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I was a secondary school history teacher for 22 years, working in comprehensive schools in Cambridgeshire and the East Riding of Yorkshire, when I began to turn tedious or challenging topics into factually accurate scripted dramas. I was stunned at the way this active learning technique transformed understanding, engagement and exam performance. The impact on GCSE and A Level classes was so marked, that in 2009, I set up Act the Facts, the educational script writing company and began to write full time.
For more details on the impact of scripted drama, read our featured article: ‘The best way for students to remember history is to experience it’, by Helen Snelson, Ruth Lingard and Kate Brennan, published in the Historical Association magazine, Teaching History, or Helen Darlington’s: ‘Teaching secondary school science through drama’ in the School Science Review.
There is substantial evidence that teaching science through creative methods increases pupils’ motivation and their enjoyment of science. This has been found to be particularly true for those pupils who are not always self-motivated and who find learning easier when less formal techniques are used. Drama is an excellent method of bringing creativity into the classroom. The activities mentioned here, ranging from large ongoing projects to smaller five-minute mimes, can easily be adapted for the delivery of a variety of science topics to a wide range of pupils.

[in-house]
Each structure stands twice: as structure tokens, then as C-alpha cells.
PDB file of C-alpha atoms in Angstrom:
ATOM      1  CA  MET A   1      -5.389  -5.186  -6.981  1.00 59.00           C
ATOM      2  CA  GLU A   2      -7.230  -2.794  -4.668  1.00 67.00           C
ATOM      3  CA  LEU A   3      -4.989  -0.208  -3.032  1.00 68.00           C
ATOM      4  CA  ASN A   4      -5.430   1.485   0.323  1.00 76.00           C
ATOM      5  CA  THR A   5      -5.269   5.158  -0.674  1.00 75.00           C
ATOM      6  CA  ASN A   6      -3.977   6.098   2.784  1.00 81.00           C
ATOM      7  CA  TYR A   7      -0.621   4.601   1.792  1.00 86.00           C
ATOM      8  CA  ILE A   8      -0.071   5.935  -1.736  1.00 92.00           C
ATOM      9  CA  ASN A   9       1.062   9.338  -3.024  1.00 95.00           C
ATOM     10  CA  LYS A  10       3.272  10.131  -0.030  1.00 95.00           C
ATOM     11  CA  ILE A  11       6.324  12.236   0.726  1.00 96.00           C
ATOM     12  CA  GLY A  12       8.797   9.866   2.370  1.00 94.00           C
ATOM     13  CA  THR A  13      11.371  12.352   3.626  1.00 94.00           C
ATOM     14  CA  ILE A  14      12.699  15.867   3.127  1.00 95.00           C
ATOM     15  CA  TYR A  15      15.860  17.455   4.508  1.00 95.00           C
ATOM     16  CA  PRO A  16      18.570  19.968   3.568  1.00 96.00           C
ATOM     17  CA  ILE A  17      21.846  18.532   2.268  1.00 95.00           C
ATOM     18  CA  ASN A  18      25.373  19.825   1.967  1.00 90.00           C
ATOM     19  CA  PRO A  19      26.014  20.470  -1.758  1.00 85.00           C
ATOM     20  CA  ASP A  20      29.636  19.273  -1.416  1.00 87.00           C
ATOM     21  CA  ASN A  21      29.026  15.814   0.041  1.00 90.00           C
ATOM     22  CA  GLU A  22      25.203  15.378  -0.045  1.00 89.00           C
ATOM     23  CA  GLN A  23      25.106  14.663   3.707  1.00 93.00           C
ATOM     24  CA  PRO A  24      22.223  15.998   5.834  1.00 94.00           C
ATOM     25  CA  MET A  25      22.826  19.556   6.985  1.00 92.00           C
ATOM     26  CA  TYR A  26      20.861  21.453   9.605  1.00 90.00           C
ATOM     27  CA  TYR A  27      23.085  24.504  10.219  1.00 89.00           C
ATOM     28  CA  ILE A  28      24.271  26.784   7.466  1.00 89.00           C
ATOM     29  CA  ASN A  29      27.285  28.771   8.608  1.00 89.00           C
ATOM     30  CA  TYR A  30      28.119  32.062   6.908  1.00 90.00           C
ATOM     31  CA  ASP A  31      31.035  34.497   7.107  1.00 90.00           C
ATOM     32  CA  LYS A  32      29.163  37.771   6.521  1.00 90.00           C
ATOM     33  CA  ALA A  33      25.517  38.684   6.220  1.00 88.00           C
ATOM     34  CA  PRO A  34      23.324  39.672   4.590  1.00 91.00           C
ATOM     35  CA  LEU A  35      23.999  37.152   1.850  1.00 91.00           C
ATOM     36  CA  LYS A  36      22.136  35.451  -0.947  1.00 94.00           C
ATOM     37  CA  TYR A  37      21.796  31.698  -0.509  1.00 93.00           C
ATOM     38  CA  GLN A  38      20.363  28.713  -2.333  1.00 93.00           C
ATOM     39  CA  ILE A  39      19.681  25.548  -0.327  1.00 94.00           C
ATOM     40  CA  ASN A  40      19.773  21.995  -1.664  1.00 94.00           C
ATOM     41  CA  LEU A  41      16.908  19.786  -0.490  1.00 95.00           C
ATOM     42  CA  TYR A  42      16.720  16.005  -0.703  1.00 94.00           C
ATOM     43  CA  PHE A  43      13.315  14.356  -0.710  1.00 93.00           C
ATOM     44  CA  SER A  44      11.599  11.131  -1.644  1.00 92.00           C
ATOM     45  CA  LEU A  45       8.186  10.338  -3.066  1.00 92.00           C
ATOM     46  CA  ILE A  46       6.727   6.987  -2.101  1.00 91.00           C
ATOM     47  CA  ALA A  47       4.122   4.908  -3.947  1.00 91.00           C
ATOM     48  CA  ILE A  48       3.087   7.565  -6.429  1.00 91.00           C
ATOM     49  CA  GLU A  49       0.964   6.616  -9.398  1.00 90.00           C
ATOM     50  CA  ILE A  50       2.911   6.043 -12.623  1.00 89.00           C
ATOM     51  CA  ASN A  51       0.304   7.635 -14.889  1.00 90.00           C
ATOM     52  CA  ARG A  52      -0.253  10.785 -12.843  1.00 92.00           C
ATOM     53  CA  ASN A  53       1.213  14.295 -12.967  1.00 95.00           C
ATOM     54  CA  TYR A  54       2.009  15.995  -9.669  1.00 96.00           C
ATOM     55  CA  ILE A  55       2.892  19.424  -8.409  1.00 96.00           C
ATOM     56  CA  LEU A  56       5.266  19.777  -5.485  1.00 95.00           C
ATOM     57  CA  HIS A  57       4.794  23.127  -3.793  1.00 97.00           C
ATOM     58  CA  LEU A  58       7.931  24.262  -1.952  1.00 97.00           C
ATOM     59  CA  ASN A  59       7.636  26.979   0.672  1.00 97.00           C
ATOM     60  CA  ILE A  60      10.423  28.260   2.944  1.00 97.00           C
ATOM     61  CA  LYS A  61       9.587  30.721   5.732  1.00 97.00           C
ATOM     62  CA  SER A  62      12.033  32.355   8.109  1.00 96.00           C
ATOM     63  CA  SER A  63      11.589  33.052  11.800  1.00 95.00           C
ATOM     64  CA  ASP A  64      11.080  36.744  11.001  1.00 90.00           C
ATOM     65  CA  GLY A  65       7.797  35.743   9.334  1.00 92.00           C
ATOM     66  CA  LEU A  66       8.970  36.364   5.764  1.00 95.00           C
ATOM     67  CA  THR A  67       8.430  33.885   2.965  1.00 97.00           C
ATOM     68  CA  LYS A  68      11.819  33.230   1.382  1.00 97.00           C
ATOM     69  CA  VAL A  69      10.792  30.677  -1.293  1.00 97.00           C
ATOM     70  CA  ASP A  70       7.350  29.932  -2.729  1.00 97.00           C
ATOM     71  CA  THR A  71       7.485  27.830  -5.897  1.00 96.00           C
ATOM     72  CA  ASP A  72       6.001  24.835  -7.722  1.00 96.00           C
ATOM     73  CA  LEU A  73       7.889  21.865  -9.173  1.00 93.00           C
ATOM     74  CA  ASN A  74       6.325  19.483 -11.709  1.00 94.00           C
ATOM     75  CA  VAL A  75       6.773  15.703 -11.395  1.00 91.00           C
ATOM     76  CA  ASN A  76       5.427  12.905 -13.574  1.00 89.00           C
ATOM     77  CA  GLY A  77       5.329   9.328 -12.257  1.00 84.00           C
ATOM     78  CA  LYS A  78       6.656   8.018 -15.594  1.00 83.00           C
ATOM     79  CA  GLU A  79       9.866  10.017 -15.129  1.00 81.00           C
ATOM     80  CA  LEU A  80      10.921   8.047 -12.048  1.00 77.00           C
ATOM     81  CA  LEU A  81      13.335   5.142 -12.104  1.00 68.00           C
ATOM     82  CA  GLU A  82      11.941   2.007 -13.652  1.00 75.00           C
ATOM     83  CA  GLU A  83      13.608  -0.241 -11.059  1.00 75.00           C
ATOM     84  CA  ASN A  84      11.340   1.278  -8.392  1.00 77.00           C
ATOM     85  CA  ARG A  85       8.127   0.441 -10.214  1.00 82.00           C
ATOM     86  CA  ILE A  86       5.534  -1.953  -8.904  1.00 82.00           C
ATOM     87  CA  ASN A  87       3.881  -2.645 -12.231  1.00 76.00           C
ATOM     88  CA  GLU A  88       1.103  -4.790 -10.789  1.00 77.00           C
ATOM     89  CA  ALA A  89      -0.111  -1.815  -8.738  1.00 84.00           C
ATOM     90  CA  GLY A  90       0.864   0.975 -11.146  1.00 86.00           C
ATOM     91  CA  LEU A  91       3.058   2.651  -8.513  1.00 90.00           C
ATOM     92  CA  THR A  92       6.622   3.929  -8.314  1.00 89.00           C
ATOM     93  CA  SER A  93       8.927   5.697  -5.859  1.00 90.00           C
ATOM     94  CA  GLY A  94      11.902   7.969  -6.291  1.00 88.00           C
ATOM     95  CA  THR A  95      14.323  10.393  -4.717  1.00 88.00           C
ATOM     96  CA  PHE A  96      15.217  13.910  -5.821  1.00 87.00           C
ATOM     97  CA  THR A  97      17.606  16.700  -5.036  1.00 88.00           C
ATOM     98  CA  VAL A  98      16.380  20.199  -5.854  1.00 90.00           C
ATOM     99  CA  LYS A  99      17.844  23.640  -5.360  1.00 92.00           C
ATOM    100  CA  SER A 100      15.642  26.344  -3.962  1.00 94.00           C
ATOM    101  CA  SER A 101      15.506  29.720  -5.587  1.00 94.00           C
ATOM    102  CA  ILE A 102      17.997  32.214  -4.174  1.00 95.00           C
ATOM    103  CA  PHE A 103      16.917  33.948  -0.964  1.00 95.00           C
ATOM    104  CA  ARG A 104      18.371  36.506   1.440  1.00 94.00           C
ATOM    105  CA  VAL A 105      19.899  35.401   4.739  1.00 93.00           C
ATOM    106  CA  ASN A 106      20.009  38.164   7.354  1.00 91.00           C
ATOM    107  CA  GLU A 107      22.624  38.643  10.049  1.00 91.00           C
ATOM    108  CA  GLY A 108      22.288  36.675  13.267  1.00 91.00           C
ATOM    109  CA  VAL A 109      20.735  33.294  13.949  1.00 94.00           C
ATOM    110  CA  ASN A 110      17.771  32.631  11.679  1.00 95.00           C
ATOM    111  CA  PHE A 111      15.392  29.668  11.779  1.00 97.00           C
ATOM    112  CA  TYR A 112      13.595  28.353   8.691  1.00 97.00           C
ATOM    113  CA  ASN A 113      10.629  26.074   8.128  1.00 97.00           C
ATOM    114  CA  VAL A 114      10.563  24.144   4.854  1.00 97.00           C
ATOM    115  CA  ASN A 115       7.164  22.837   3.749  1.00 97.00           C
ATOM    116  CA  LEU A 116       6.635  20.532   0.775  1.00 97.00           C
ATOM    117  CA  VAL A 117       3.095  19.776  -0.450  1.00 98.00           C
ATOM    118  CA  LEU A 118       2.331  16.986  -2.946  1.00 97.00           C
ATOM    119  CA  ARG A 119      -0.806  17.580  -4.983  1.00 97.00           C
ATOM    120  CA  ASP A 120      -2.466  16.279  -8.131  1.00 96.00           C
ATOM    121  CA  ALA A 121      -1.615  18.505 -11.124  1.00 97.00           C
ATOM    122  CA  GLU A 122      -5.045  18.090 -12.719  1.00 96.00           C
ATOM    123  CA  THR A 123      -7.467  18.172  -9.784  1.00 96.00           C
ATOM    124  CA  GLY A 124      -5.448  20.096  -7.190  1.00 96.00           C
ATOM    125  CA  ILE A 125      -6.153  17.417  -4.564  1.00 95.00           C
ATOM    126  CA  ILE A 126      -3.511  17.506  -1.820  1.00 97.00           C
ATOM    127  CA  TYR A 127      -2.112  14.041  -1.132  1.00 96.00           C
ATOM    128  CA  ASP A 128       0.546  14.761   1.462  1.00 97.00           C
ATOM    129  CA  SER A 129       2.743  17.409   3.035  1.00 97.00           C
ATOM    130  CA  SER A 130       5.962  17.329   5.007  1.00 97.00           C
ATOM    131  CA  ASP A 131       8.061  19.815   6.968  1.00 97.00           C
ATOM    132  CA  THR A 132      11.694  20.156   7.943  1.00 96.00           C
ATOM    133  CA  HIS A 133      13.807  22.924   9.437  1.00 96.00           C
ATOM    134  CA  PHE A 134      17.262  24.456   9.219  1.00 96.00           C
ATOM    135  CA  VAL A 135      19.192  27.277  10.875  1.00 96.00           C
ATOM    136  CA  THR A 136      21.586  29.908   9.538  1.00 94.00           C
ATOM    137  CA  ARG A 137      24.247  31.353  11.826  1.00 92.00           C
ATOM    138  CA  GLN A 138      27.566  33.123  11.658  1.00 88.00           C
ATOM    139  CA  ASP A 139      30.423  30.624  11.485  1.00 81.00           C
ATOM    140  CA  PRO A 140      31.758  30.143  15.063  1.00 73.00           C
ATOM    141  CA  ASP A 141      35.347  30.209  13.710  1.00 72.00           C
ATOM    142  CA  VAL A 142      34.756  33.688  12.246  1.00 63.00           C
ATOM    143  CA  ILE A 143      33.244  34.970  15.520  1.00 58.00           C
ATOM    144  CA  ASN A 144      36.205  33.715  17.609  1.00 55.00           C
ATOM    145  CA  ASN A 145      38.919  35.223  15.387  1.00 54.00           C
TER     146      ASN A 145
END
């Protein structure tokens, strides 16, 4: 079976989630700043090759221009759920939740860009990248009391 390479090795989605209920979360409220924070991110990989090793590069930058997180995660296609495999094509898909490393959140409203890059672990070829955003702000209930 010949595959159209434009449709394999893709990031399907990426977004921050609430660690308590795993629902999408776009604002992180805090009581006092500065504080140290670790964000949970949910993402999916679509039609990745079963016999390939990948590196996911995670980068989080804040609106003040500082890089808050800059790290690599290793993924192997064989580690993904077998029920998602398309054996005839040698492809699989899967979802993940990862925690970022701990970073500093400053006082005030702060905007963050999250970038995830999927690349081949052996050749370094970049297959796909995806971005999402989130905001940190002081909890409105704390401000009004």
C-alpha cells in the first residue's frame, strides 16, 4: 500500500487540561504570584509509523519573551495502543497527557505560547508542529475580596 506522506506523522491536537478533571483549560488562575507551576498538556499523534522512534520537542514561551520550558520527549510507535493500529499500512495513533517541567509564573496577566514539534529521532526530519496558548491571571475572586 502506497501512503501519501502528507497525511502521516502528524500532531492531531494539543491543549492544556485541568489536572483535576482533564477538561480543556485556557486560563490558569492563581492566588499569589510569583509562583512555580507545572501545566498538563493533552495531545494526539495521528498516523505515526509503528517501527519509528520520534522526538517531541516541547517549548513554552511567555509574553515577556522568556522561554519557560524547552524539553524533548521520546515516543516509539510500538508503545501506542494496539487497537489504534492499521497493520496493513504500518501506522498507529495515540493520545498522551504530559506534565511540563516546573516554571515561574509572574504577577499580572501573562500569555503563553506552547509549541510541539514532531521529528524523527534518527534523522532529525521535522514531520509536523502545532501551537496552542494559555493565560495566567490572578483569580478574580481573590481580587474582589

Whose idea was it to run a workshop at the Schools History Project Conference in July this year? I blame Helen Snelson, Head of History at The Mount School in York, whose infectious enthusiasm has embroiled me in some heart-stopping situations over the years. This was one such situation that lead to a major endorsement for Act the Facts.
‘The best way for students to understand history is to experience it!’ Transforming historical understanding through scripted drama by Helen Snelson, Ruth Lingard and Kate Brennan, featured in the Historical Association’s Teaching History magazine September 2012
Headlines and deadlines were the order of the day for pupils as they became cub reporters for the Hull Daily Mail. More than 200 youngsters from 18 primary schools were at the University of Hull as part of Global Entrepreneurship Week. Act the Facts supplied the scripts. Read the Hull Daily Mail article here.
Politicians, Presidents and Communist Dictators descended upon Year 10 to bring the Cold War to life. Acting out the period around 1945, the carve-up of Eastern Europe and the increasingly hostile relations between the East and the West, Year 10 pupils tackled a complicated period of history with the aid of Act the Facts, an education script writing company based in North Ferriby.